In reviewing the events described earlier in chapters 42-44, he often referred to details of what occurred both in Canaan with Jacob and in Egypt with Joseph. Most of the former repeat what was reported earlier, but the rest of his presentation about their conversation with Joseph – which Joseph could have criticized or rejected at every turn – recolored the entire story.
Unless readers wish to see the correlation between Joseph and the figure in Judah’s narrative as another of the coincidences in this lengthy saga, they must conclude that Judah aimed his story directly at Joseph’s greatest interests and for this purpose his greatest weaknesses: his father and his full brother, the latter’s potentially lethal trip to Egypt, the risk to Jacob, etc. References to “my wife,” “two sons,” and continued mention of Jacob and Judah as Joseph’s slaves drove this message home.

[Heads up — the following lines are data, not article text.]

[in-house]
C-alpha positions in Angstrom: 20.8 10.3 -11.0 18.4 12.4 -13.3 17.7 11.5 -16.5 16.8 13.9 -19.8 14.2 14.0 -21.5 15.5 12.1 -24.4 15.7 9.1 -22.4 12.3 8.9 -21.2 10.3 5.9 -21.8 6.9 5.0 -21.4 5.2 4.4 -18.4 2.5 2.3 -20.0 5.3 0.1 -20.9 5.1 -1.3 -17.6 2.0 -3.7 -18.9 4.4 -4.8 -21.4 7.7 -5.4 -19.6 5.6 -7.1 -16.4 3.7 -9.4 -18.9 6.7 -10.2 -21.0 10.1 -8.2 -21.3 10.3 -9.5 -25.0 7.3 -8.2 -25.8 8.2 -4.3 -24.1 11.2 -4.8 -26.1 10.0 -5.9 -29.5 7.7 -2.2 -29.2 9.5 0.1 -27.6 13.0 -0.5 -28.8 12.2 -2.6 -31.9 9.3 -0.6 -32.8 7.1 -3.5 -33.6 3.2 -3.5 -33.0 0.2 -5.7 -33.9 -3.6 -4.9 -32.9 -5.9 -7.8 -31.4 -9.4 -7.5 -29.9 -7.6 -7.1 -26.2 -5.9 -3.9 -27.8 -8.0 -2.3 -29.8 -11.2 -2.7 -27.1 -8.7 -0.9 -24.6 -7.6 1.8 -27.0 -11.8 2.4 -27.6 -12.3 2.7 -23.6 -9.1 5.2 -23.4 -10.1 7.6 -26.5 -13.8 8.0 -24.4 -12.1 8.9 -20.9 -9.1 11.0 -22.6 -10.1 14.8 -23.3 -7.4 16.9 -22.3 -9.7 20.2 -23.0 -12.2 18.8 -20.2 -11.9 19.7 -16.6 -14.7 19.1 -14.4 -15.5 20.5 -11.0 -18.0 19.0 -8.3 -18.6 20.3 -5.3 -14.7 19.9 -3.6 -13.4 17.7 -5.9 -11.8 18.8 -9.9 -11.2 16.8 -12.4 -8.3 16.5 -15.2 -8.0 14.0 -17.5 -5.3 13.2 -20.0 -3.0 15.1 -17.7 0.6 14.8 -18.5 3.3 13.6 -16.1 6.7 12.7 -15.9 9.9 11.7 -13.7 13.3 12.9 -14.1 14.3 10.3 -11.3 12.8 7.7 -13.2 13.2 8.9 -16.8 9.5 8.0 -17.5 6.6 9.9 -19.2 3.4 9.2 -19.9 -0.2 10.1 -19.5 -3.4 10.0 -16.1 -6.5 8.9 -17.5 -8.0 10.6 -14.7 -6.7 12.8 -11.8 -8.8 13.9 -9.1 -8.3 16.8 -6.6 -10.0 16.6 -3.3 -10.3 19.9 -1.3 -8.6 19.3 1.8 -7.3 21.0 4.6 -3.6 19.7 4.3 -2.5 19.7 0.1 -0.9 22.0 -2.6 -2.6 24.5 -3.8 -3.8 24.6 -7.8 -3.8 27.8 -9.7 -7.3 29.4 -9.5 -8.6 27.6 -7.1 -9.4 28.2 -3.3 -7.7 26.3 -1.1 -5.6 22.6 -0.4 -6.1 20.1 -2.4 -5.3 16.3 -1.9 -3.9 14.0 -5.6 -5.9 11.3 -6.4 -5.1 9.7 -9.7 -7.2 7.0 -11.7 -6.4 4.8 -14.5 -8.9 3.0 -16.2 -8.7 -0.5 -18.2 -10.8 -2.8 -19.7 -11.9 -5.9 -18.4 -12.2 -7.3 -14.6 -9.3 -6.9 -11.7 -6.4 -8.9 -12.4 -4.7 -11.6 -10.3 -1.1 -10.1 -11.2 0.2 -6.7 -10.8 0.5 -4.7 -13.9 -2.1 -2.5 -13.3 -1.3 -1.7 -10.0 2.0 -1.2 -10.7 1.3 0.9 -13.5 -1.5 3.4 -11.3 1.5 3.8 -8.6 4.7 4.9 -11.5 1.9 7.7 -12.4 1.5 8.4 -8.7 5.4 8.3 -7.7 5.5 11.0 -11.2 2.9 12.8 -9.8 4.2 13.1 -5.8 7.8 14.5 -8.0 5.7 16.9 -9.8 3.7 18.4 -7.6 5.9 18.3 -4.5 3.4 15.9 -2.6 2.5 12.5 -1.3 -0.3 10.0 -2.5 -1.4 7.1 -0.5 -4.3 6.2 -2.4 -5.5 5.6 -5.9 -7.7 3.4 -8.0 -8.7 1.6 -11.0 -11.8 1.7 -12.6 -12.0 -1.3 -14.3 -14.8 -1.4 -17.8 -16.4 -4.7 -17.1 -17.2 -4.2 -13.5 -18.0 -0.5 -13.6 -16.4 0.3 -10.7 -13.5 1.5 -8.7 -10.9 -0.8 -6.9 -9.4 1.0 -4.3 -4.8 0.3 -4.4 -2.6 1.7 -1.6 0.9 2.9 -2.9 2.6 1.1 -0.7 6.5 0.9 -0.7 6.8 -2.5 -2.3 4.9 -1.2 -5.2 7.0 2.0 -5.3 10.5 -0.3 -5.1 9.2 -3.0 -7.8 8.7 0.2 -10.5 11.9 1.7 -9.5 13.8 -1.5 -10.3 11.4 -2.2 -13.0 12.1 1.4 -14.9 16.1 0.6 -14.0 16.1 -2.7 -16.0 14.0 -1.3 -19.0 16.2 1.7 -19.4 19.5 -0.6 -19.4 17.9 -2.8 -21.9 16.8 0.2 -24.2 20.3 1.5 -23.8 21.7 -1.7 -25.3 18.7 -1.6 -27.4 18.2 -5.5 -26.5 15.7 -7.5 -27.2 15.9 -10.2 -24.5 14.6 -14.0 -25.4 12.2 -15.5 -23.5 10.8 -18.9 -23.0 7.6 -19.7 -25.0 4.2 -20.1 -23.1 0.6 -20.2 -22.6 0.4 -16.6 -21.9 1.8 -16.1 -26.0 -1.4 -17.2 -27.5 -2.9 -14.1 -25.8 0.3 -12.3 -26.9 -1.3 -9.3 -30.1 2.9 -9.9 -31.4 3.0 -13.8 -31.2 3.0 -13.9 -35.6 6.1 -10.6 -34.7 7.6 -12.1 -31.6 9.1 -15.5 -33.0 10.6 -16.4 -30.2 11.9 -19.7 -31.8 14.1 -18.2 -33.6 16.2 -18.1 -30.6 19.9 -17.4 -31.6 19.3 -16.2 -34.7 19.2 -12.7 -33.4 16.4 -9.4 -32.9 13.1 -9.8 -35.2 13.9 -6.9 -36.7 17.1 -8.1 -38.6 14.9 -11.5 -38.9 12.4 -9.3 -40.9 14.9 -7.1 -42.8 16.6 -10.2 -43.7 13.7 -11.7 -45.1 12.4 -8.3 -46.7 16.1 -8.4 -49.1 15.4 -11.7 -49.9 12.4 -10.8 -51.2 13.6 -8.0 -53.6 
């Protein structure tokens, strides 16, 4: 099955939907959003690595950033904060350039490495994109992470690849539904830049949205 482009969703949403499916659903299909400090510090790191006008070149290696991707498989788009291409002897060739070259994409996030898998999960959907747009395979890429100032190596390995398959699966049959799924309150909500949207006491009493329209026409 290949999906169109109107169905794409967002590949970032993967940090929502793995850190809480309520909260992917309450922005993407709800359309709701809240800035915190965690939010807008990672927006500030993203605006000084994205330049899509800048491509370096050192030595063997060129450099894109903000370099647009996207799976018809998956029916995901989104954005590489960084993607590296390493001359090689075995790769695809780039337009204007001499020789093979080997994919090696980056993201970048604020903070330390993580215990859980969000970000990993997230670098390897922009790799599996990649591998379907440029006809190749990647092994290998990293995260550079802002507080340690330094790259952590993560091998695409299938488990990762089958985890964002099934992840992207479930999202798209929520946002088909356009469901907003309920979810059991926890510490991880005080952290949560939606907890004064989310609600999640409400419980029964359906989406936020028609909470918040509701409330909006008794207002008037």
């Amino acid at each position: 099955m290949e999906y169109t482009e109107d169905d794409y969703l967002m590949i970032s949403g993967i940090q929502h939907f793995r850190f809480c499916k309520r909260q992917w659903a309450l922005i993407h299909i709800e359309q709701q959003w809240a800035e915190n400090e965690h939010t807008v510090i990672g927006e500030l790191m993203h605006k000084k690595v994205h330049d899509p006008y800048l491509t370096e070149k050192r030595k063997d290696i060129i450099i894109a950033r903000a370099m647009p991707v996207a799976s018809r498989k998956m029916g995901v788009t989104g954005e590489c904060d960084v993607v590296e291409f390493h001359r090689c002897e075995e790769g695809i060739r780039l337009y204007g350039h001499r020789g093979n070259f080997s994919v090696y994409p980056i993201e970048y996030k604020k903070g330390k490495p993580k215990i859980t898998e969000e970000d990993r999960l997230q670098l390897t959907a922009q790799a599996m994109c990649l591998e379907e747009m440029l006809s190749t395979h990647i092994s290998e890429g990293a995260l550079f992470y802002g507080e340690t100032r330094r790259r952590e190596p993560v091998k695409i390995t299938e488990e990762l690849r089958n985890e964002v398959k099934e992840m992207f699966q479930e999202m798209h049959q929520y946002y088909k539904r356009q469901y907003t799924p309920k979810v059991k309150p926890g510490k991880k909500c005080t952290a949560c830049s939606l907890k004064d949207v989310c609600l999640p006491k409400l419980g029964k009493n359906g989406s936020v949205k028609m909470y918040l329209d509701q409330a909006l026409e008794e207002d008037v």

Because Judah had realized with whom he was talking, he understood how to craft his speech so it would have the greatest impact. No other ruler could have been so moved by his words; they were meant specifically for Joseph. In fact, they destroyed Joseph’s emotional resistance. Joseph stood there and listened without challenging this new version of events. He was probably fascinated by it and completely unable to react; the speech worked perfectly.
I recommend reading the entire article as it has much more to say. I am not *entirely* sold on the notion that Judah recognizes his brother, but the article makes a compelling text-based argument for that recognition. Does believing that Judah recognized Joseph change how you view his speech? For me, it does not. Whether he was being clever or not, he turns himself upon the mercy of an Egyptian ruler who has the power to enslave him. He does this with a ruler, his own brother, who might have a particular interest in giving him a taste of enslavement.
And now at least, we have almost reached the denouement of the story of Joseph’s enslavement in Egypt.